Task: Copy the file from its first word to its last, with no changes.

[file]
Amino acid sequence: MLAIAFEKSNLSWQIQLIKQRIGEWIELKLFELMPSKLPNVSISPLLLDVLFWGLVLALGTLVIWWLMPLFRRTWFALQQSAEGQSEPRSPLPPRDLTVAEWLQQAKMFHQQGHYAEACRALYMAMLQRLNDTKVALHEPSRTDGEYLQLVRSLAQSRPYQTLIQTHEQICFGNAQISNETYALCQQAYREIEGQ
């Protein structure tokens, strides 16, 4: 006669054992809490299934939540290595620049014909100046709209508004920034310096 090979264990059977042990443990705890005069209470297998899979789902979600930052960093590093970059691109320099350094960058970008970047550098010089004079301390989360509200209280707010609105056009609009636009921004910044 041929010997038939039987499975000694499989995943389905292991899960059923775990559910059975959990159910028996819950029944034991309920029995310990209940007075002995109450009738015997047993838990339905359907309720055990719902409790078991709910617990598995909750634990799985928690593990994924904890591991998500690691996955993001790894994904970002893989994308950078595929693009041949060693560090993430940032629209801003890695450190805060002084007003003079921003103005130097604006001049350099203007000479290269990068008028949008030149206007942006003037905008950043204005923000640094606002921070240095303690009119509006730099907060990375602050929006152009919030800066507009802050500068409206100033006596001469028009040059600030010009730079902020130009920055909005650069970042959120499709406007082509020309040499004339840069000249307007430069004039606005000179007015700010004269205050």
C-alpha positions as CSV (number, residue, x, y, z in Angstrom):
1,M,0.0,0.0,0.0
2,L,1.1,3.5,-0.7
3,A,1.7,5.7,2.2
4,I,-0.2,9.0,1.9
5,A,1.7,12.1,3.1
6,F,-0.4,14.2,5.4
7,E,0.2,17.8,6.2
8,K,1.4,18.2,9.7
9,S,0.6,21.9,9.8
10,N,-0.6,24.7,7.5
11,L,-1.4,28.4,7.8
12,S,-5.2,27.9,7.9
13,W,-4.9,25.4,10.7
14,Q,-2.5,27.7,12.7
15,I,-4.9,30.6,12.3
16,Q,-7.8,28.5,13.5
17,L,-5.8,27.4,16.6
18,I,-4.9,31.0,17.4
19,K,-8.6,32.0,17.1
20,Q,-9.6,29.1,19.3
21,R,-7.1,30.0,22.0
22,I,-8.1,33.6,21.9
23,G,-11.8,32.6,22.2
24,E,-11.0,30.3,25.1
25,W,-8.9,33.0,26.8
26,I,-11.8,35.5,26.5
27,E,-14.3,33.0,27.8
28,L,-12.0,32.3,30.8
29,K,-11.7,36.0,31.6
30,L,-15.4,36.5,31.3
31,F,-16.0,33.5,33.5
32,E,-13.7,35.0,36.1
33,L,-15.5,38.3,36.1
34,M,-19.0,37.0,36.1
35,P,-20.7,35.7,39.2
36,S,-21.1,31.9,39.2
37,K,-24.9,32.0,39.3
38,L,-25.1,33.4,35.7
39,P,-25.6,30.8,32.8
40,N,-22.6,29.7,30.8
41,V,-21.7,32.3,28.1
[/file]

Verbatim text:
Amino acid sequence: MLAIAFEKSNLSWQIQLIKQRIGEWIELKLFELMPSKLPNVSISPLLLDVLFWGLVLALGTLVIWWLMPLFRRTWFALQQSAEGQSEPRSPLPPRDLTVAEWLQQAKMFHQQGHYAEACRALYMAMLQRLNDTKVALHEPSRTDGEYLQLVRSLAQSRPYQTLIQTHEQICFGNAQISNETYALCQQAYREIEGQ
């Protein structure tokens, strides 16, 4: 006669054992809490299934939540290595620049014909100046709209508004920034310096 090979264990059977042990443990705890005069209470297998899979789902979600930052960093590093970059691109320099350094960058970008970047550098010089004079301390989360509200209280707010609105056009609009636009921004910044 041929010997038939039987499975000694499989995943389905292991899960059923775990559910059975959990159910028996819950029944034991309920029995310990209940007075002995109450009738015997047993838990339905359907309720055990719902409790078991709910617990598995909750634990799985928690593990994924904890591991998500690691996955993001790894994904970002893989994308950078595929693009041949060693560090993430940032629209801003890695450190805060002084007003003079921003103005130097604006001049350099203007000479290269990068008028949008030149206007942006003037905008950043204005923000640094606002921070240095303690009119509006730099907060990375602050929006152009919030800066507009802050500068409206100033006596001469028009040059600030010009730079902020130009920055909005650069970042959120499709406007082509020309040499004339840069000249307007430069004039606005000179007015700010004269205050």
C-alpha positions as CSV (number, residue, x, y, z in Angstrom):
1,M,0.0,0.0,0.0
2,L,1.1,3.5,-0.7
3,A,1.7,5.7,2.2
4,I,-0.2,9.0,1.9
5,A,1.7,12.1,3.1
6,F,-0.4,14.2,5.4
7,E,0.2,17.8,6.2
8,K,1.4,18.2,9.7
9,S,0.6,21.9,9.8
10,N,-0.6,24.7,7.5
11,L,-1.4,28.4,7.8
12,S,-5.2,27.9,7.9
13,W,-4.9,25.4,10.7
14,Q,-2.5,27.7,12.7
15,I,-4.9,30.6,12.3
16,Q,-7.8,28.5,13.5
17,L,-5.8,27.4,16.6
18,I,-4.9,31.0,17.4
19,K,-8.6,32.0,17.1
20,Q,-9.6,29.1,19.3
21,R,-7.1,30.0,22.0
22,I,-8.1,33.6,21.9
23,G,-11.8,32.6,22.2
24,E,-11.0,30.3,25.1
25,W,-8.9,33.0,26.8
26,I,-11.8,35.5,26.5
27,E,-14.3,33.0,27.8
28,L,-12.0,32.3,30.8
29,K,-11.7,36.0,31.6
30,L,-15.4,36.5,31.3
31,F,-16.0,33.5,33.5
32,E,-13.7,35.0,36.1
33,L,-15.5,38.3,36.1
34,M,-19.0,37.0,36.1
35,P,-20.7,35.7,39.2
36,S,-21.1,31.9,39.2
37,K,-24.9,32.0,39.3
38,L,-25.1,33.4,35.7
39,P,-25.6,30.8,32.8
40,N,-22.6,29.7,30.8
41,V,-21.7,32.3,28.1